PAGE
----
"This is a big deal, I fought on national television last time and now I have my first chance to show the fans on pay-per-view what I can do. I'm not going into this acting like I've got something to prove, but I hope to be able to show the fans who maybe haven't seen me that I belong with the top guys in the division."
@ynneKrepmatS: if Belfort knocks out Rockhold on the 18th, Where would he go from there? Title shot or another contender?
Interesting question. If Belfort wins, the UFC is in a tough spot on a couple levels. The first being that Belfort has defeated everyone in his path at middleweight except Anderson Silva, but Silva isn't likely to be interested in a rematch against a fighter he already easily dispatched. Silva's clearly not a huge fan of rematches. There's always been an enticement for his rematches: Against Rich Franklin, it was simply the basic professional courtesy of giving the former champ his title shot; against Yushin Okami, it was a chance to fight in Brazil while avenging a controversial disqualification; and against Chael Sonnen, it was the chance to show his previous win wasn't simply a lucky submission. There's no such incentive for Silva to again face Belfort.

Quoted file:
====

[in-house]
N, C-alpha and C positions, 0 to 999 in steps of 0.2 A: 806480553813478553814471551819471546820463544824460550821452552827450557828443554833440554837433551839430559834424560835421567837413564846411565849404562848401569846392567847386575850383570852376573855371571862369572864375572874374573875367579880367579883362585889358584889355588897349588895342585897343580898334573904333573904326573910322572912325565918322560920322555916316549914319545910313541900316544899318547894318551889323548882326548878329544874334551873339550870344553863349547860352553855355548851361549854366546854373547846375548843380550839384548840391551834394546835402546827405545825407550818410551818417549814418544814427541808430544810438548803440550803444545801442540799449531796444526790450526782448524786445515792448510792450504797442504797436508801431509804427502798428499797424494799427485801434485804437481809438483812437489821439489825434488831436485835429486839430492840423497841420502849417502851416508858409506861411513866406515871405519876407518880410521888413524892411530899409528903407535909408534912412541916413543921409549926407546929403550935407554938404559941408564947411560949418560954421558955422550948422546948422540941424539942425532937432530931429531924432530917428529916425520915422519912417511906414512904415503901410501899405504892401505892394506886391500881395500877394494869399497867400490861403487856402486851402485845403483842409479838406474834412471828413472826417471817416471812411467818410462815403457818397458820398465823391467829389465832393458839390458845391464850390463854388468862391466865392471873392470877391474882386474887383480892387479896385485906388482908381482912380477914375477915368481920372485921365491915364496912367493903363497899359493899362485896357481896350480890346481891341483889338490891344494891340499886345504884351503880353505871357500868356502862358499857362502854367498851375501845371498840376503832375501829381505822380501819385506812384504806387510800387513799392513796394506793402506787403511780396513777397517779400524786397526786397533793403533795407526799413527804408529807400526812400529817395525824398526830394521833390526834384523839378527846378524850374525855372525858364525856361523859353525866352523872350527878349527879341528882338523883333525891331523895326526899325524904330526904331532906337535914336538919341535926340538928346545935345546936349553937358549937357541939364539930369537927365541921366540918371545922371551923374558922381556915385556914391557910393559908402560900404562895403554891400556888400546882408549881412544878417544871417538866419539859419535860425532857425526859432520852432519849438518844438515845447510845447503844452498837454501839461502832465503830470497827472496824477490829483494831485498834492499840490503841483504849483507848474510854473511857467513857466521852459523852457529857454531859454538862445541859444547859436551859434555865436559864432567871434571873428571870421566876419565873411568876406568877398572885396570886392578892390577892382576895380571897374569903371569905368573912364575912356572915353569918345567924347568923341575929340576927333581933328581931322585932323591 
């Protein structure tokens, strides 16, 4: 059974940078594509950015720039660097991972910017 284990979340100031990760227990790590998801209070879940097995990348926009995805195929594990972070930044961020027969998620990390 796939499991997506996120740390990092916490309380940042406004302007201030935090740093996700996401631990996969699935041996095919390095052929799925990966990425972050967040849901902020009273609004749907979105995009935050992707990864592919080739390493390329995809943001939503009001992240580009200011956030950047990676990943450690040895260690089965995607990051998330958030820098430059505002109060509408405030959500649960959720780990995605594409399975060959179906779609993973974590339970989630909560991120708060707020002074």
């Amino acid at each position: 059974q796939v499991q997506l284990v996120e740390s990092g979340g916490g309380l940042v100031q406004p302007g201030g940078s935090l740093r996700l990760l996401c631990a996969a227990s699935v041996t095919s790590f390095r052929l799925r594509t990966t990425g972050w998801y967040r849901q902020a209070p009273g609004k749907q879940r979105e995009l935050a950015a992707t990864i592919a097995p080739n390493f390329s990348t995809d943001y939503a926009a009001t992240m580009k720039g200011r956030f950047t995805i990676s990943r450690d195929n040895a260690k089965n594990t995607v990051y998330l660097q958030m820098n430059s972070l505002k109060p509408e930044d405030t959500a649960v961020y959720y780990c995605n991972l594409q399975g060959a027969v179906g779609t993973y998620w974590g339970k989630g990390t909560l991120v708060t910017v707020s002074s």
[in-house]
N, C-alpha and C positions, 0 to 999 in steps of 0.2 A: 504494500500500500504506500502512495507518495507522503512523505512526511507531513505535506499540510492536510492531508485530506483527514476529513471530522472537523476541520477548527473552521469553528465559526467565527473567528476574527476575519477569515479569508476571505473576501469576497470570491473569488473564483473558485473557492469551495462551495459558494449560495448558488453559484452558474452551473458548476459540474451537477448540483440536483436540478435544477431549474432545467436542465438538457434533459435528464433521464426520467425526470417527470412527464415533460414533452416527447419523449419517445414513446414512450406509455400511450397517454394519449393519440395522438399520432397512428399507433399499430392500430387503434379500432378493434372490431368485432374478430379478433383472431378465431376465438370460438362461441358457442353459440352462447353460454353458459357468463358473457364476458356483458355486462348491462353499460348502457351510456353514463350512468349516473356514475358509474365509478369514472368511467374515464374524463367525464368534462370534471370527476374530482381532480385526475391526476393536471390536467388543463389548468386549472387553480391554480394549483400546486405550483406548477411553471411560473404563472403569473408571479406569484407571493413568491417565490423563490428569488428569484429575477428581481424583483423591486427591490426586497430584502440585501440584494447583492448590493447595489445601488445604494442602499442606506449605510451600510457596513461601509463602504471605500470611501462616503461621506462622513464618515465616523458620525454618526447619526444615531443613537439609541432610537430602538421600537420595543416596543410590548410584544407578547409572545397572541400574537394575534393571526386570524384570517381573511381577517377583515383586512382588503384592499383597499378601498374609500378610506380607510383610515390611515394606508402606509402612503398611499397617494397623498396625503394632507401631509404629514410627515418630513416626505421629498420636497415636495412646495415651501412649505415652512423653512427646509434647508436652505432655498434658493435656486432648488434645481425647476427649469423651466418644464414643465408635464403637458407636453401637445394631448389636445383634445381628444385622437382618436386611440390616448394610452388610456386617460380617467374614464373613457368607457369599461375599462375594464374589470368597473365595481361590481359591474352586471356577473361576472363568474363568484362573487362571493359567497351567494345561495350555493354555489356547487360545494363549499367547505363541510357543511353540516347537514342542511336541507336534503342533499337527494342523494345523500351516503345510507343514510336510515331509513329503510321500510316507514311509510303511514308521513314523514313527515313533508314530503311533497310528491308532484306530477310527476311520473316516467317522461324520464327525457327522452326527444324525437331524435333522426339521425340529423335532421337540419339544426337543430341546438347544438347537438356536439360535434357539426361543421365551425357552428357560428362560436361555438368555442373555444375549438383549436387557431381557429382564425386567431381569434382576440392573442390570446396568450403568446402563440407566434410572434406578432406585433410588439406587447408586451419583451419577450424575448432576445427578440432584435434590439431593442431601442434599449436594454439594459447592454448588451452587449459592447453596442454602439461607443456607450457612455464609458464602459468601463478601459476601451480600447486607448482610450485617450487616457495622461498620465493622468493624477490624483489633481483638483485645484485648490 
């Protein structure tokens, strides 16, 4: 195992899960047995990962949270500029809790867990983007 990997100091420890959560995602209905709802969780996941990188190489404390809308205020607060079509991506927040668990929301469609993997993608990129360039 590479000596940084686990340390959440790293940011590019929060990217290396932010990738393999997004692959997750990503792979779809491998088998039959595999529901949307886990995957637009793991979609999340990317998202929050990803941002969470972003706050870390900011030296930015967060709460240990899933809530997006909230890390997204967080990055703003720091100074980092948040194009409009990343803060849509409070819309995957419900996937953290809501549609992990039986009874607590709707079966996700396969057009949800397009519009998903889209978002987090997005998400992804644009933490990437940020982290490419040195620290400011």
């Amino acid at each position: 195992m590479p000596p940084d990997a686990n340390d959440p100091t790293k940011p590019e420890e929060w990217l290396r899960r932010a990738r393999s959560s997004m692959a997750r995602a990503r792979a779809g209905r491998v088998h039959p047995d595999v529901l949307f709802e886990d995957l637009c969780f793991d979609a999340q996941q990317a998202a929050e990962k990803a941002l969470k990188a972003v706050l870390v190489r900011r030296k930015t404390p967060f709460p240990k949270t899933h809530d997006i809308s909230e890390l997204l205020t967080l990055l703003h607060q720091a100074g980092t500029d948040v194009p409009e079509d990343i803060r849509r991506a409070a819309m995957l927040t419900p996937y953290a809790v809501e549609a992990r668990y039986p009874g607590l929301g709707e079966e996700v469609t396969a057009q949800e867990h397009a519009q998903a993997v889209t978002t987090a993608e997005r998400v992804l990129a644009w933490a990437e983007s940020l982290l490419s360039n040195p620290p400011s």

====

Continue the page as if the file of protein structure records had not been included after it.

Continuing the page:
The other half of the equation, of course, is the growing brushback to Belfort's continued success as a TRT user who has been previously suspended for steroid use. The fact UFC president Dana White did an immediate about-face on TRT after Belfort finished Michael Bisping tells you all you need to know.
If Belfort manages to pick off yet another hot fighter who's perhaps one win away from a title shot in Rockhold, then what do you do with Belfort? The champ doesn't want him and you can't afford to keep having him run over contenders. Maybe the next move, should Belfort win, is to basically dare him to come fight in a commission state and see what happens.